With a record high approval among New Jersey’s voters, and YouTube and town hall moments that showcase his brash style of governing, New Jersey Gov. Chris Christie looks unbeatable in his re-election bid. But Christie faces some competition–a longtime progressive state lawmaker, Barbara Buono, who has decided to take on the imposing challenge of trying to unseat the incumbent.
A recent Monmouth University poll released in February found Buono trailing 42 points behind Christie. According to the poll, more than six in ten New Jersey voters would want to give Governor Christie a second term. The poll also found Christie’s approval rating standing at 70% to 16% disapproving among registered voters. Since December, his standing has gone up from 69% among voters.
A February Quinnipiac University poll found New Jersey voters approving Governor Christie at a record-breaking 74% rating, the highest any New Jersey governor has received in 17 years of Quinnipiac University surveys; 71% of voters also believed that the governor deserves re-election this year.
But despite the governor’s well-regarded public image–whether self-mockingly scarfing down doughnuts on Late Night with David Letterman or blasting constituents and reporters–New Jersey continues to struggle with a depressed economy, and the numbers behind the Garden State’s dwindling economy and state budget are staggering.
In Christie’s State of the State address in January, there was no mention of the state’s unemployment rate which is at all all time high of 9.6 percent–above the national average and among the highest it has been in 35 years. The last time New Jersey’s unemployment rate has been as much as 1.4 percentage points higher than the national rate was in 1978, according to U.S. labor department statistics. While neighboring states are continuing to do better economically, New Jersey maintains the fourth-highest unemployment rate in the country. As the state’s unemployment rate rose during 2012, the governor did not propose a comprehensive jobs bill or economic plan.
More than 100,000 people–7.7% of all New Jersey homeowners–are currently foreclosing their homes, and the rate is rising even across southern New Jersey. From January of last year to January of this year, foreclosure filings have doubled in the state. Even after the federal government granted the state $300 million to help homeowners keep their homes, Governor Christie allocated only 10% of the funds for 750 homeowners.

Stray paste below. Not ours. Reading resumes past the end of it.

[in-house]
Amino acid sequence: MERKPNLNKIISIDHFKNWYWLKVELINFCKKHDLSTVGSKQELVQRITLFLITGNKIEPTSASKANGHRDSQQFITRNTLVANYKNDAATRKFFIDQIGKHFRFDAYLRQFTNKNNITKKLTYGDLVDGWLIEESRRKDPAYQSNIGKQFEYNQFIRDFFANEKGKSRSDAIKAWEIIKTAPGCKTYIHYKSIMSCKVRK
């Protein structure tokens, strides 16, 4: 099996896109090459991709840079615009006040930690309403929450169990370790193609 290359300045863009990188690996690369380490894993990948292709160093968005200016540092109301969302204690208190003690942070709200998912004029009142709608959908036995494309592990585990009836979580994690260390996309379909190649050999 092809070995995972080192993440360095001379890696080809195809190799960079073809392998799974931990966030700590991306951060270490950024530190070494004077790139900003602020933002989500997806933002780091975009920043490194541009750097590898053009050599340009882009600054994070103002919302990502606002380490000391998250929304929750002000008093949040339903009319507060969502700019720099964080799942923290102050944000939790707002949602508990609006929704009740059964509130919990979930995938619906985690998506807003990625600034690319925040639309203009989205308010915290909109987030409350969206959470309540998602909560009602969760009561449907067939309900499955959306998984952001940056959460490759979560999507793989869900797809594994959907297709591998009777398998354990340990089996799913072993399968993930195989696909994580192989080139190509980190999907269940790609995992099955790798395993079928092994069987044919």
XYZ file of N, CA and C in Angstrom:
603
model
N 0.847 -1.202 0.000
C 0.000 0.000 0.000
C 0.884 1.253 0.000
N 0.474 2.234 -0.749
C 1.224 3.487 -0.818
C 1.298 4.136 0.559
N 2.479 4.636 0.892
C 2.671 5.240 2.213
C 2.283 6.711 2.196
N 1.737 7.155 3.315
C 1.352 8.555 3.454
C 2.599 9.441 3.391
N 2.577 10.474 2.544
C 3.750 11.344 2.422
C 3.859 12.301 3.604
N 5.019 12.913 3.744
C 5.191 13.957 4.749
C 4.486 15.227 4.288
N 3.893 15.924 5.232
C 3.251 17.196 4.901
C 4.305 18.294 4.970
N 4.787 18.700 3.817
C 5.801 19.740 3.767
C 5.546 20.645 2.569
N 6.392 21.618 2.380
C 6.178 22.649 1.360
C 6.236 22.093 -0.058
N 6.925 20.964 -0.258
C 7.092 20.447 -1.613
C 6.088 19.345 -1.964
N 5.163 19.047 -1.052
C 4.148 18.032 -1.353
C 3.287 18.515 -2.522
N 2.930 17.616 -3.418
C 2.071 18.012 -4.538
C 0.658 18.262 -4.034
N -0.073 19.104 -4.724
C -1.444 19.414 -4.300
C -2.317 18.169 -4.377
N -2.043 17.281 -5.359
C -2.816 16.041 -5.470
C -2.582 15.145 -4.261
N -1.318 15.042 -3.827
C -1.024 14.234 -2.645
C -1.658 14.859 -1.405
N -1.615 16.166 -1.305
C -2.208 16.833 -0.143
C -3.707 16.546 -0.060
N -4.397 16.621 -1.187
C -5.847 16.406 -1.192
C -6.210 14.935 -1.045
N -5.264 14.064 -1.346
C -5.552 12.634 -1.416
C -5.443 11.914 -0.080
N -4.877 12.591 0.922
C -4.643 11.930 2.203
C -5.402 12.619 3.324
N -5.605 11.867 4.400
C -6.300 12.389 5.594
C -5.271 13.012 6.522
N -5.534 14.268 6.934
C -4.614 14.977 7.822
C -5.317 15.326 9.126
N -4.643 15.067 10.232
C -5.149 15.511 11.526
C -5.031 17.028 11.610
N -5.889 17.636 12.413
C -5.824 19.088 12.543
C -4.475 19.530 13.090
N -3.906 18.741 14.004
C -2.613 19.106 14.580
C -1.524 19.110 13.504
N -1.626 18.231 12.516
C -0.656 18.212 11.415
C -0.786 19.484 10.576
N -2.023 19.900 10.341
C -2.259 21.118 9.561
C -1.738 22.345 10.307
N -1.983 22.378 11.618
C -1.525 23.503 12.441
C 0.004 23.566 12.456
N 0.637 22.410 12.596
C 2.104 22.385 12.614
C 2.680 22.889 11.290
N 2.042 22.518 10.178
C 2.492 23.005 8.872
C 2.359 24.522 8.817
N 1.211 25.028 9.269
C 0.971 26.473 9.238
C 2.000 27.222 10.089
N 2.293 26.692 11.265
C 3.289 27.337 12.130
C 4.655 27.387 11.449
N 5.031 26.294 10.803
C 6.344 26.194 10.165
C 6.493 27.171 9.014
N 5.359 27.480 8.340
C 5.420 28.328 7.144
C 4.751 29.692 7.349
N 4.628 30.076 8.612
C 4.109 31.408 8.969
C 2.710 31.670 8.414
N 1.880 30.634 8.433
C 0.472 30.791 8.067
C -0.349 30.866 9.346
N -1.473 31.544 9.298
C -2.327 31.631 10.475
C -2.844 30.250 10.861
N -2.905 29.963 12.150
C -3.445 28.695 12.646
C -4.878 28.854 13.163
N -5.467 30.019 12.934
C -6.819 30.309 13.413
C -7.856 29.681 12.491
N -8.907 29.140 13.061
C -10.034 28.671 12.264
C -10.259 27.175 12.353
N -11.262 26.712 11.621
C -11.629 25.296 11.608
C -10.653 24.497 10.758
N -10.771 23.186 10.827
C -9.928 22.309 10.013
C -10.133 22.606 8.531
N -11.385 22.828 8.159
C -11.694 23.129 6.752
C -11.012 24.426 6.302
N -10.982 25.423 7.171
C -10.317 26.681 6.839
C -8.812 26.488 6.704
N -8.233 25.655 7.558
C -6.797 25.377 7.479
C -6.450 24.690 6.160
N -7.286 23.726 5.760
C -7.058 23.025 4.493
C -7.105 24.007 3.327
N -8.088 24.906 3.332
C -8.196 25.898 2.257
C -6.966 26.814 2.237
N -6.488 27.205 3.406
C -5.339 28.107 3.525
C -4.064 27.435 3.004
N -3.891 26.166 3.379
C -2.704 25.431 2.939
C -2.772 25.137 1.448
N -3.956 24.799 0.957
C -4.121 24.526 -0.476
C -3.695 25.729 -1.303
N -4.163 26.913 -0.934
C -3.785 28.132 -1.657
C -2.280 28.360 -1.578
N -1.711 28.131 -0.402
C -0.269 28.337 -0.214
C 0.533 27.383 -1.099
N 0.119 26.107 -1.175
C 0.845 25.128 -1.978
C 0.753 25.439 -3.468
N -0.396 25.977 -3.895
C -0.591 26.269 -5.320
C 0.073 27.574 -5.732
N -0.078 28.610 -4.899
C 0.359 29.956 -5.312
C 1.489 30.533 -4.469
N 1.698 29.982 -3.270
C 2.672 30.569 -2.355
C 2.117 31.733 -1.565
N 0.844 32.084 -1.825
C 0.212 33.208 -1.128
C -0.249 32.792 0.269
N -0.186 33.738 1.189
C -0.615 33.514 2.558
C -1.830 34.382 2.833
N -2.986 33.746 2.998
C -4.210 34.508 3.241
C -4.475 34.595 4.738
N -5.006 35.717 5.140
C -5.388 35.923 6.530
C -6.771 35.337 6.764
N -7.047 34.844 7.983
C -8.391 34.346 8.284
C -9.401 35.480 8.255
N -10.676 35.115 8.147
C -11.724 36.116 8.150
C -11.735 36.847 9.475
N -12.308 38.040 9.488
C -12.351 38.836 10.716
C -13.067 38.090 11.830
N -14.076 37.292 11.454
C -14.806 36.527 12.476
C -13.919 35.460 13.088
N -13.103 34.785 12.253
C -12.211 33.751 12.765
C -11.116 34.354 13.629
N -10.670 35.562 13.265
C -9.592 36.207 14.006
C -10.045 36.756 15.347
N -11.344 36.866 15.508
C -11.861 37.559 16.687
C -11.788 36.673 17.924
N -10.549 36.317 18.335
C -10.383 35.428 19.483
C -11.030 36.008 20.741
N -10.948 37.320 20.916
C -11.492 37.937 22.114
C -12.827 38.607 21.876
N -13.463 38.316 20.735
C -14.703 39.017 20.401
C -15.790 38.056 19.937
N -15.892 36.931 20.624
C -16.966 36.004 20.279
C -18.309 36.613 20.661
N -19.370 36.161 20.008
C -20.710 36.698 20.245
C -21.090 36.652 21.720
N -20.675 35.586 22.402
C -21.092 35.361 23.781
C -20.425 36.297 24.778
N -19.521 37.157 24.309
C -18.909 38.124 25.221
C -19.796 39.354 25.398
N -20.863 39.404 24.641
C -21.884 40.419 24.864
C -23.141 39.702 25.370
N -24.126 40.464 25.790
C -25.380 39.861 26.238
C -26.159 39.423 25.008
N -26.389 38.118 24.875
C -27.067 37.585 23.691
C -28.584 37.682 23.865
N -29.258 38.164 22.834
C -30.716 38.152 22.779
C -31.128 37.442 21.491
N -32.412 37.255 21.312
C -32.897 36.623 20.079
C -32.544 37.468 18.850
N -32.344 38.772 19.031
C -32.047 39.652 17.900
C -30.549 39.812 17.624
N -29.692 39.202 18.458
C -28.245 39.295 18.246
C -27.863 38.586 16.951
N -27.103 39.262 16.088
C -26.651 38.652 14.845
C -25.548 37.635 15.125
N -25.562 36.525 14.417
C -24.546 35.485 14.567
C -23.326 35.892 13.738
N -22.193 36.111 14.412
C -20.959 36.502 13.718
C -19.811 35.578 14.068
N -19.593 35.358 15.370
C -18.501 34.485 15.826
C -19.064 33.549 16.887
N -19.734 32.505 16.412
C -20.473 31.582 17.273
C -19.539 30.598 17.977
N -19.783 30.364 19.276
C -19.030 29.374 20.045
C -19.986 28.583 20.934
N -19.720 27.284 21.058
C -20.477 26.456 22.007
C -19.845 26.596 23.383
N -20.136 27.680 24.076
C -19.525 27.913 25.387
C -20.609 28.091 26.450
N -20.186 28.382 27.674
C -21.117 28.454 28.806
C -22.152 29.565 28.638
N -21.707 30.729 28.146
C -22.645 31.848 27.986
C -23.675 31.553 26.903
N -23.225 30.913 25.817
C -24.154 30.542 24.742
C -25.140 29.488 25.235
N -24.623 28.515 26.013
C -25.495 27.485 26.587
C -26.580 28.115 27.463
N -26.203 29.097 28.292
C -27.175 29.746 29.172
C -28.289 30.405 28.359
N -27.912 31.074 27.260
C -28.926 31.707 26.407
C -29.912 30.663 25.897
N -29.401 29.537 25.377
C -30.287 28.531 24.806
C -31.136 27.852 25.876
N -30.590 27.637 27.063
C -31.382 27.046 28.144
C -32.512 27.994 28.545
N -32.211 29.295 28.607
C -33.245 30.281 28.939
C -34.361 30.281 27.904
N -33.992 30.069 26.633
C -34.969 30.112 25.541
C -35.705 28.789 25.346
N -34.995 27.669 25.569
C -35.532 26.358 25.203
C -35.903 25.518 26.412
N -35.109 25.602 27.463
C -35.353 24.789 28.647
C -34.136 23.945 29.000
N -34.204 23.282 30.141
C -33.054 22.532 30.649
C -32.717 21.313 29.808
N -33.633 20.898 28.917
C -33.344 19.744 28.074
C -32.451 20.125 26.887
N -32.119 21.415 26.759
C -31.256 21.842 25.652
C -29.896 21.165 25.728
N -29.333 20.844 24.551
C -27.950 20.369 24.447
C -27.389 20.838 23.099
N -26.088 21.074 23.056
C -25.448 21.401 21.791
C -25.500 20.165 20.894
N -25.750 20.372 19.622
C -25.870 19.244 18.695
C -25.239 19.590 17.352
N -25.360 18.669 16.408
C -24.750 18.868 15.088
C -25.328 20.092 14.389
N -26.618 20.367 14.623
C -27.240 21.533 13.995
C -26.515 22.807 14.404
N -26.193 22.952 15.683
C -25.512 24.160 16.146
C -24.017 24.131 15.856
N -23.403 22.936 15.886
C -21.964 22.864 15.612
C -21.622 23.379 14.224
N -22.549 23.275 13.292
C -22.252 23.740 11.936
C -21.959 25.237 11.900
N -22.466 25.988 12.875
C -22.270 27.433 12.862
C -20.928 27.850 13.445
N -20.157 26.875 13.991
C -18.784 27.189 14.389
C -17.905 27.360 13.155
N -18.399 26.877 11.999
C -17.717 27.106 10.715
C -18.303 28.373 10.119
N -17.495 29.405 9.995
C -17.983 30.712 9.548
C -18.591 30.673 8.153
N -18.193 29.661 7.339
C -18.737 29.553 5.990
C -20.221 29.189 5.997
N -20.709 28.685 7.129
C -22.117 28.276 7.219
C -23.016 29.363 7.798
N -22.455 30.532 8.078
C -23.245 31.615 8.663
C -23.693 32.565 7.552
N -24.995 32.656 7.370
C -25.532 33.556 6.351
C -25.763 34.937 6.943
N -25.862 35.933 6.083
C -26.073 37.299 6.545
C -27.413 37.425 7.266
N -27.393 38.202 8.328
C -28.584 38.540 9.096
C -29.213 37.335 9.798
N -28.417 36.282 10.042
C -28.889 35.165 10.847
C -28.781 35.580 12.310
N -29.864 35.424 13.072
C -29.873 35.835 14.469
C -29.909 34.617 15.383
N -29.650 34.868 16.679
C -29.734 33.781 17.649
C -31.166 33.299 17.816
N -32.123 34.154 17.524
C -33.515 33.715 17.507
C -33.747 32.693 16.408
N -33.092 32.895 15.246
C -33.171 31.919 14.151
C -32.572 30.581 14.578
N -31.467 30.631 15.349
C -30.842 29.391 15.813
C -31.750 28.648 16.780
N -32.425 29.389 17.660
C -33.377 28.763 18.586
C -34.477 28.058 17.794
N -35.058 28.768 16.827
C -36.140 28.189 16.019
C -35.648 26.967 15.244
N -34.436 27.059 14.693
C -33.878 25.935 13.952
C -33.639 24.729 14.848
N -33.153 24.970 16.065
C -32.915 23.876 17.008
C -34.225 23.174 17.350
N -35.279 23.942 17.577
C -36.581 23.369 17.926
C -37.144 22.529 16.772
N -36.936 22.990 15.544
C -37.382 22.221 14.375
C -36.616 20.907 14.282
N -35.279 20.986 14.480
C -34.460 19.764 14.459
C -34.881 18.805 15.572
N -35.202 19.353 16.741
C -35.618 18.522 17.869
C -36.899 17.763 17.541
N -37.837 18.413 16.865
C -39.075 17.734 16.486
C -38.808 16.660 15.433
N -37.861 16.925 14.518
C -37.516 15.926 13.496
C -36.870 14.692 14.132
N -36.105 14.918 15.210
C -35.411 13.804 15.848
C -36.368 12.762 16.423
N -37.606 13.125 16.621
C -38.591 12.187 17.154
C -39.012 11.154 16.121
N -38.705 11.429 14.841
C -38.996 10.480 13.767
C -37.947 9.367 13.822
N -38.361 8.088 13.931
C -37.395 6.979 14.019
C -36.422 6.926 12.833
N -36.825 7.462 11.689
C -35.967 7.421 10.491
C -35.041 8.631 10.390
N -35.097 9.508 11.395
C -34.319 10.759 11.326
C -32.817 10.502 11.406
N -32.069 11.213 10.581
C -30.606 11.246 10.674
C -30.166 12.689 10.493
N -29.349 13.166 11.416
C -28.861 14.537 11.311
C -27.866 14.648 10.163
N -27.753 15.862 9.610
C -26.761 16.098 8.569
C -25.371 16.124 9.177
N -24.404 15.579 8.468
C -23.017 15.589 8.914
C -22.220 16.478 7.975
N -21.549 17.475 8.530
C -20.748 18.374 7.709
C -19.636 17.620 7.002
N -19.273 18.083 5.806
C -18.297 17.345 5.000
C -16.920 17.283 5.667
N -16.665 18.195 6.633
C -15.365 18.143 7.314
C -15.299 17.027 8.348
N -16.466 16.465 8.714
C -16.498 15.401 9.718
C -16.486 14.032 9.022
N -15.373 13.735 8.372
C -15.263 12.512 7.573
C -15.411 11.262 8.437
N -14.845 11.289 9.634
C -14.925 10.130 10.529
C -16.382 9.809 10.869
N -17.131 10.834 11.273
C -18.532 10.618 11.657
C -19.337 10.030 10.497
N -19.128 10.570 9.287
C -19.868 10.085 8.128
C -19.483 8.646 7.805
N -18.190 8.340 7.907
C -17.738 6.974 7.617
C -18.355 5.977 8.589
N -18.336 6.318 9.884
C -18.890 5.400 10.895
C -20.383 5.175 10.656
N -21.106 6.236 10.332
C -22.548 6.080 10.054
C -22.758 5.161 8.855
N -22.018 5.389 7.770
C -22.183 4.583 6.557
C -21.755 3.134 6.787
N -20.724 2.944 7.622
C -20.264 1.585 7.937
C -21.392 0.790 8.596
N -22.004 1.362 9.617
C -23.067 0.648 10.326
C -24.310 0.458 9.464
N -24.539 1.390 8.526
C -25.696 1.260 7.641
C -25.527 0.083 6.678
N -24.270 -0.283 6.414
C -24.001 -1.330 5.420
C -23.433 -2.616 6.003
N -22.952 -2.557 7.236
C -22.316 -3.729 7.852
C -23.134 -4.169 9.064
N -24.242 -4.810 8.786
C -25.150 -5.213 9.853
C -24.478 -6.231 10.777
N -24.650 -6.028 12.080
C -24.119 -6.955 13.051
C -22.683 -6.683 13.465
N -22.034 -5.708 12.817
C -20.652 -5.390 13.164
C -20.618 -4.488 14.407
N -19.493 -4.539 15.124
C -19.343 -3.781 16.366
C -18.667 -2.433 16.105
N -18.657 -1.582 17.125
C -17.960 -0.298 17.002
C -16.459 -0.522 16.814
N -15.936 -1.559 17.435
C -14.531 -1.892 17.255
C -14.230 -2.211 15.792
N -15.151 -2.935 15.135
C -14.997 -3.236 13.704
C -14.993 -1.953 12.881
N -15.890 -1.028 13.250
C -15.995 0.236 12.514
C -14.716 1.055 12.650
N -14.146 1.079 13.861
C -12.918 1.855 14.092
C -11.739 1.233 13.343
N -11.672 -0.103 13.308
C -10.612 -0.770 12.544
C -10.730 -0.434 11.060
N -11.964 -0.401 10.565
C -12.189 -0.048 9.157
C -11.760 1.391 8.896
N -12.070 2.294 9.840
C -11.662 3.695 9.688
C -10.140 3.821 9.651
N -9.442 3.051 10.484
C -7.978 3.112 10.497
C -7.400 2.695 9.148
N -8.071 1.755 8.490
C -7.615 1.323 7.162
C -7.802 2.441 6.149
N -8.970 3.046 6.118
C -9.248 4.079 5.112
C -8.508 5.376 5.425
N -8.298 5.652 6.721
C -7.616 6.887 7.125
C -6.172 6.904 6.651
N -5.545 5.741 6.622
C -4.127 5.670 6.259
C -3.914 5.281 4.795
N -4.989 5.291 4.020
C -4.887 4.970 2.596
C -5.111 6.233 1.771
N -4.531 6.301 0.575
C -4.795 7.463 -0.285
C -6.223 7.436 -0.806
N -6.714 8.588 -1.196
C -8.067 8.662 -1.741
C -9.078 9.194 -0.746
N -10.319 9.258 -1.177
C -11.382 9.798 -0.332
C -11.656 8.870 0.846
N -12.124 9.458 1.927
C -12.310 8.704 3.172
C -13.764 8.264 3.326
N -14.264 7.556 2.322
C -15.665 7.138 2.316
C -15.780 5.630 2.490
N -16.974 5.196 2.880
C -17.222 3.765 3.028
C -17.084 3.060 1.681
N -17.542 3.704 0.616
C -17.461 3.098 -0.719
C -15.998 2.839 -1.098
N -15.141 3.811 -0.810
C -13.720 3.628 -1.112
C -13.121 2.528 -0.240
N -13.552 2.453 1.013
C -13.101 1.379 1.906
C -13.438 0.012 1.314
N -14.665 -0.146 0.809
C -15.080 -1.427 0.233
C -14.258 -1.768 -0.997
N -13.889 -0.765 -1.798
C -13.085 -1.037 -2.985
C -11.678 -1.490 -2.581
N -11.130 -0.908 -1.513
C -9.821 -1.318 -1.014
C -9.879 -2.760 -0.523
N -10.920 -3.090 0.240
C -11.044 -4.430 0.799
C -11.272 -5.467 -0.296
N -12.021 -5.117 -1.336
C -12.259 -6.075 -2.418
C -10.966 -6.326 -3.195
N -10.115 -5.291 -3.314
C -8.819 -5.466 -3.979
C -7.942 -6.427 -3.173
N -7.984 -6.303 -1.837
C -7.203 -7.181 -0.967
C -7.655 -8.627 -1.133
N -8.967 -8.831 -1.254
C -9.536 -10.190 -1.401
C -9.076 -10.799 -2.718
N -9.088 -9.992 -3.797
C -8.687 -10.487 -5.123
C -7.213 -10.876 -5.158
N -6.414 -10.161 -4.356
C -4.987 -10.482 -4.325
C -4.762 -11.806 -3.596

The state’s poverty rate has increased to 11.4% of the population, a number that has risen every year since the governor took office in 2010. The wealth gap between the rich and the poor is the largest it has been since the Great Depression, and New Jersey currently ranks 45th in the nation in the rate of growth in personal income.
The Monmouth University poll also finds widespread support for raising the state’s minimum wage. In late January, Governor Christie vetoed a Democratic bill that would have increased the state’s minimum wage to $8.50. New Jersey’s minimum wage is currently $7.25 an hour, the lowest allowed by federal law. Christie has proposed raising the minimum wage by a dollar over three years. He also offered a 5% increase in the Earned Income Tax Credit for low-income workers, a program the governor cut by the same amount in 2011. However, the governor’s opposition to the bill does not appear to be a liability for his re-election campaign.
Democrats, including gubernatorial candidate Barbara Buono, have accused Governor Christie of being blinded by his aspirations for national office, citing his rejection of federal funding for the ARC, Access to the Region’s Core, a commuter rail tunnel linking the state to Manhattan and instead investing state funds in a megamall in the Meadlowlands and a casino in Atlantic City as evidence.
Additionally, Christie has raised taxes on low-income workers and homeowners by slashing their tax credits. He vetoed a temporary surcharge on millionaires and raising the state’s gasoline tax, which is the third-lowest in America. Christie diverted money from the state’s Transportation Trust Fund, which gets its money primarily from the state’s gas tax and would have paid for the ARC project to fill in budget holes. The TTF is projected to be insolvent in 2011.
For three years in a row, Christie has vetoed a tax increase for the state’s wealthiest citizens, contending it would lead to a mass exodus of rich people. Instead, he has insisted on massive spending cuts. Christie’s 2012 tax-cut proposal (which died in the state legislature) did very little for the middle class and instead gave tax cuts to the wealthy. And while Christie has lobbied hard for his state to receive federal Sandy recovery funding and agreed to accept Medicaid money provided under Obamacare like several other Republican governors, the numbers of his tenure in office tell a very mixed story.